George Dalaras

George DalarasGeorge Dalaras grew up in the slums of Piraeus. His father was a singer of greek blues, and he himself is more than a megastar, who gives concerts in overcrowded greek soccer-stadiums.Though looking good and with his tremendous voice, George Dalaras was never just satisfied with success and popularity.

Many years ago, it was Dalaras, who revived the historical songform, the Rembetiko to new life and since then he is looking for new paths to expand his ways of expressions.Restless, he crosses borders, without loosing the ground, on that he has grown up.

Born in the early fifties in Kokkinia, a populous slum suburb of Piraeus, Athen's big port, George Dalaras shares the rock tradition of having roots in the folk and blues music of the masses. His father was a traditional musician and a "bouzouki" instrumentalist. George Dalaras' first musical memories are closely linked to the main forms of Greek music: the "laiko", the "rembetiko" and the "dimotiko" (see explanatory notes below).

At the age of 16 his first public appearances were those of a guitarist and a singer. Two years later, he recorded his first album. At once, the marriage he proposed between the traditional urban sound of Greek music (based essentially on the bouzouki) and some of its more modern aspects was acclaimed by the audience who awarded him with his first multi-hundred thousand seller.

Since then, George Dalaras has sold more than 7 million albums through his own works and his collaborations. He has worked and recorded with the most important and prominent Greek composers, poets, and lyricists, and introduced to his faithful audience many a young Greek musician or singer; in having released thus about 40 personal albums and having collaborated on nearly 20 others as an interpreter, a musician or a producer, he has expressed his multi-talented creativity, while continuing to expand his musical horizons.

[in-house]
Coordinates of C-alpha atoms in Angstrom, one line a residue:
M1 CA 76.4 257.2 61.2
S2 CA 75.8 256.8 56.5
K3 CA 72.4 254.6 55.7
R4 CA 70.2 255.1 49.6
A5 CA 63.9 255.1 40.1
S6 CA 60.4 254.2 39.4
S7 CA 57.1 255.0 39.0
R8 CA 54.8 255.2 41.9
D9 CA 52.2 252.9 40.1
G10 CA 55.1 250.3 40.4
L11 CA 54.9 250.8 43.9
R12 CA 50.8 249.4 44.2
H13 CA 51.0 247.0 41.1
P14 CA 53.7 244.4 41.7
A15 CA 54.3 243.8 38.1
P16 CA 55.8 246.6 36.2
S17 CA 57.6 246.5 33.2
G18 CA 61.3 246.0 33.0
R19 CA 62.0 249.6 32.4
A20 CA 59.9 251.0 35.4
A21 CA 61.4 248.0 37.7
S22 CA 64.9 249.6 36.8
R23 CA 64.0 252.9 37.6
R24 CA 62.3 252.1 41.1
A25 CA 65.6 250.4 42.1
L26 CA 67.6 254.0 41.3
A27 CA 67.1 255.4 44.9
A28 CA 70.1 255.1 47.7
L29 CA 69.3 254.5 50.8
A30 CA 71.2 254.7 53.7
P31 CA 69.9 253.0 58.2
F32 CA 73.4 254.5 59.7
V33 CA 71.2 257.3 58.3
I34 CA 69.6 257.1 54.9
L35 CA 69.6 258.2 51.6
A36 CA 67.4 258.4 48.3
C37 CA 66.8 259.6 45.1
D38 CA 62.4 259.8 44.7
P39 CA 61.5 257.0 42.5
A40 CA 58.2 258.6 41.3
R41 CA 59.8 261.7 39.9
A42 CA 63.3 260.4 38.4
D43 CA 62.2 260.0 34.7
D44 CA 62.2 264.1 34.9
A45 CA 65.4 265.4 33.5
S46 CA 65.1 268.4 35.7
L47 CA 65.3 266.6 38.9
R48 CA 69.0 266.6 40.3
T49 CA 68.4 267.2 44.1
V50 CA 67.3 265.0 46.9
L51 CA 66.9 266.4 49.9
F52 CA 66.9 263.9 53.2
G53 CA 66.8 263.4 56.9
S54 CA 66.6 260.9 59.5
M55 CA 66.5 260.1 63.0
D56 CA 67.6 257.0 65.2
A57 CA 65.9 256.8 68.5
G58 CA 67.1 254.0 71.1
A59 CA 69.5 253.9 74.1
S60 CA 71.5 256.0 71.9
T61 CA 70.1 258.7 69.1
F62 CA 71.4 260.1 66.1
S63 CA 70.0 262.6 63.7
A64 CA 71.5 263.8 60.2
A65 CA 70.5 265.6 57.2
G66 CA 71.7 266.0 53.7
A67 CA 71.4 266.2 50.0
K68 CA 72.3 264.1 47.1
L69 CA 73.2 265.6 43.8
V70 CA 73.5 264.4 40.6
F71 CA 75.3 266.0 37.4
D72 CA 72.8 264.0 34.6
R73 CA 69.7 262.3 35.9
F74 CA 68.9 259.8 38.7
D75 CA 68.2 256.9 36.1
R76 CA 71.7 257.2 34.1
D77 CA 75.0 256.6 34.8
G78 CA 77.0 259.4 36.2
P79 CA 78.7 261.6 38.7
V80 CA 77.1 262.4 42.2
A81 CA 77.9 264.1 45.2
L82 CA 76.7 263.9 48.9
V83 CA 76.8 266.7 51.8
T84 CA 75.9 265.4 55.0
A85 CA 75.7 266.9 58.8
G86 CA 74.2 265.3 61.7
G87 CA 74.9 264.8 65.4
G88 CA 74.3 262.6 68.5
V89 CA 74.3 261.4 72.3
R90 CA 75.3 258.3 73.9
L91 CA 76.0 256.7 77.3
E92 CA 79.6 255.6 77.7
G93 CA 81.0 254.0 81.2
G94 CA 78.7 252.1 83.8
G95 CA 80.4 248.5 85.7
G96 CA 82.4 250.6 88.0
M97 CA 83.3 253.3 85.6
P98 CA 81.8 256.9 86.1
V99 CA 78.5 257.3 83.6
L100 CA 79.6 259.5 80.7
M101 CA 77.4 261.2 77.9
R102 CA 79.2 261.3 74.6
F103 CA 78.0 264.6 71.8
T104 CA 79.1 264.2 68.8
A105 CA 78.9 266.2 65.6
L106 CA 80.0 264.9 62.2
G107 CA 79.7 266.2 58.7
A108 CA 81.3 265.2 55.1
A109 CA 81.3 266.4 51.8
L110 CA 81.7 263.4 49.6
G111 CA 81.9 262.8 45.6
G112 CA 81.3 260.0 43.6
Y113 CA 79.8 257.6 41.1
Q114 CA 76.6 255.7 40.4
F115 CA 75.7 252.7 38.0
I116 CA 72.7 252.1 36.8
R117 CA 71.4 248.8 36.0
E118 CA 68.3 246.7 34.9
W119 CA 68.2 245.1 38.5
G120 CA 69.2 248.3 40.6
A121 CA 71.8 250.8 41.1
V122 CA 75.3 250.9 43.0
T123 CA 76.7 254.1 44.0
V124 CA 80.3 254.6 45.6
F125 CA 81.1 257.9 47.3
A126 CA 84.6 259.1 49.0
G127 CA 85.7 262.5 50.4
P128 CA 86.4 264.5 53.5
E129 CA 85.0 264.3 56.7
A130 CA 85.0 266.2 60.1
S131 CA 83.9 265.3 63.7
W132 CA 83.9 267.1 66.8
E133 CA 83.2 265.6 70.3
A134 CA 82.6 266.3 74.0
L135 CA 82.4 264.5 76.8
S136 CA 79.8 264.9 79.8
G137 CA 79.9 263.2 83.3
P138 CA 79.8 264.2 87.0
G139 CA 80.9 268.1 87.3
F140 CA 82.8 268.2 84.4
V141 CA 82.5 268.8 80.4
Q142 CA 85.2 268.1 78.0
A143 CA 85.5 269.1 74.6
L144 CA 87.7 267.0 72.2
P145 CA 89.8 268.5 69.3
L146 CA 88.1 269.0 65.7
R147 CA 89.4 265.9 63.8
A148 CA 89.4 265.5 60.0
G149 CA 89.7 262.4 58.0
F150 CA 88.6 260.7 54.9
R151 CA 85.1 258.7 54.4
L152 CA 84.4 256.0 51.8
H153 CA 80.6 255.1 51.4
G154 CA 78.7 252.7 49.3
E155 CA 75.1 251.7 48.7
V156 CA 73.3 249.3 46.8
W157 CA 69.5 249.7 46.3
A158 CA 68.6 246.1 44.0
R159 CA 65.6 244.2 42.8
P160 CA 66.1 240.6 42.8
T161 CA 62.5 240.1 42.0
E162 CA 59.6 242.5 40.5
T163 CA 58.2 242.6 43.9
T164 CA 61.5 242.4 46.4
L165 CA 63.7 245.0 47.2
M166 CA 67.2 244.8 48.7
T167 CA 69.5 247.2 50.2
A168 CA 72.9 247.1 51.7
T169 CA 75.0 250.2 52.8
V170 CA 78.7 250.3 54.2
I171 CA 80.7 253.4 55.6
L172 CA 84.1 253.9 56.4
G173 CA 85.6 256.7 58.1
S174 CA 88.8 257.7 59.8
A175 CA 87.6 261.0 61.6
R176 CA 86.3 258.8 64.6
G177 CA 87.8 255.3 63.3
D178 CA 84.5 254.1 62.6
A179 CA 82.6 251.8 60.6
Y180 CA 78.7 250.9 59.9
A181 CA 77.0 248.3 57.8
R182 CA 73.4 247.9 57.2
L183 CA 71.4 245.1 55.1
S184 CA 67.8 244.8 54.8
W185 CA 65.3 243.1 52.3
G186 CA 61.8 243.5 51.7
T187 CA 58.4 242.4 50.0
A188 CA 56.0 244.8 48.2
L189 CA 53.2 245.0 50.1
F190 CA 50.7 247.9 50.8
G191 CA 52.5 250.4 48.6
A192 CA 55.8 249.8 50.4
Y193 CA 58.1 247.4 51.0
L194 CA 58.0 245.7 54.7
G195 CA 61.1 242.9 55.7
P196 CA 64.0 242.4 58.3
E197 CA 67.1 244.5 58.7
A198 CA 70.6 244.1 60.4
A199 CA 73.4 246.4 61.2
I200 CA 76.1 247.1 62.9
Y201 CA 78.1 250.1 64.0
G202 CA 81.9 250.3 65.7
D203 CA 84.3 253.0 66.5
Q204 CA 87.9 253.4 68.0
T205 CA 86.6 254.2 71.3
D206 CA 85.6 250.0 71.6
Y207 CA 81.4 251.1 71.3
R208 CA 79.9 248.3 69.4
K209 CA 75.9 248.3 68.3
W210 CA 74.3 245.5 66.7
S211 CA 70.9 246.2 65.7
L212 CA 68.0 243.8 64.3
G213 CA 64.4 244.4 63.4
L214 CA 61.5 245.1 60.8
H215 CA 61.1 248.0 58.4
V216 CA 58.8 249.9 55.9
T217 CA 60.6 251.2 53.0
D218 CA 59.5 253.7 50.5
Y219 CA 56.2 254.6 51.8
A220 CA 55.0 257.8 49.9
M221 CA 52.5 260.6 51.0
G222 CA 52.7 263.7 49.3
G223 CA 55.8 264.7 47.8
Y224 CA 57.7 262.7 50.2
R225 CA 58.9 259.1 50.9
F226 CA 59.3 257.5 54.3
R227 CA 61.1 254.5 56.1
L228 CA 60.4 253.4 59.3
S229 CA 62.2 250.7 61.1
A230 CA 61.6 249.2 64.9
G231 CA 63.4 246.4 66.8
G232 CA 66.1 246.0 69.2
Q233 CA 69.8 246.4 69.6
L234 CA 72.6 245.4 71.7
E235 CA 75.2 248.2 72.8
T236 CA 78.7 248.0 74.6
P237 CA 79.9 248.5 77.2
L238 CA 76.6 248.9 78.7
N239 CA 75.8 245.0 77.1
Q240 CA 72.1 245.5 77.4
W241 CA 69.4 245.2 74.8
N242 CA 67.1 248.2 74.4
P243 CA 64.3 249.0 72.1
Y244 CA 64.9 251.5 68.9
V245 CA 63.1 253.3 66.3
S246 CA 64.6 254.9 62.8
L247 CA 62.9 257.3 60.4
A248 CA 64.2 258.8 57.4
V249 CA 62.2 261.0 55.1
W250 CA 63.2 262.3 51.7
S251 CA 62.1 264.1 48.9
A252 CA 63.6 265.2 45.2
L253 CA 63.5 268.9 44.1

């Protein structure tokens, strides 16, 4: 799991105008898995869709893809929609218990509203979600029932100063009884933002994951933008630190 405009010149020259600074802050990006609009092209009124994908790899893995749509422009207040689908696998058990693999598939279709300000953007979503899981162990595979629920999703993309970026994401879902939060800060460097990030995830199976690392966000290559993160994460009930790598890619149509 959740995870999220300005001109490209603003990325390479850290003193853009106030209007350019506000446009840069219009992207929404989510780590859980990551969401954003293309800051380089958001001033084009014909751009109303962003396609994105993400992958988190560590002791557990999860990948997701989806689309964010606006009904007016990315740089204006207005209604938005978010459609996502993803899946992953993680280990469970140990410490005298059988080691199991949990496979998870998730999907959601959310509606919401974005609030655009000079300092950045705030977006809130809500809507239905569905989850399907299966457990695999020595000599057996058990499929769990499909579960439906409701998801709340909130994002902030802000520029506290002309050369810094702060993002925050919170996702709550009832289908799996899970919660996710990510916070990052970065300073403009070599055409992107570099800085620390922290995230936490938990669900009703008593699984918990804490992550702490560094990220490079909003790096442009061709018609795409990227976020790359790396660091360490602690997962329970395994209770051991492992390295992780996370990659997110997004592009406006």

George DalarasThanks to his exceptional voice and to his instrumental skill, George Dalaras is, at the forefront of the innovative processes in Greek music. In something more than two decades, he created the essential reference criteria of what this music is or should be about, renewing the genre by leading his mainly young public to forgotten Greek musical paths, like the "smirneiko" (see explanatory notes below) or the "rembetiko". An example is the "Rembetiko" double album, released in 1975, a form of blues so passionate and so "revolutionary" that it was politically censored in the troubled Greece of the 30's and 50's. This double album was the first "official" platinum record (100.000 units) granted by the Greek record industry. It has sold since then, another 450.000 units. Other examples of that "revival" are the albums "Mikra Asia" ("Asia Minor" - released in 1973, with songs written by Apostolos Kaldaras, which was reminiscent of the music of the Greek city of Smyrne - today, the Turkish Izmir), "Vyzantinos Esperios" ("Byzantine Vespers") or "T'aidonia this Anatolis" ("Eastern Nightingales - based on "dimotiko" and the songs of Constantinople - today , the Turkish stanbul).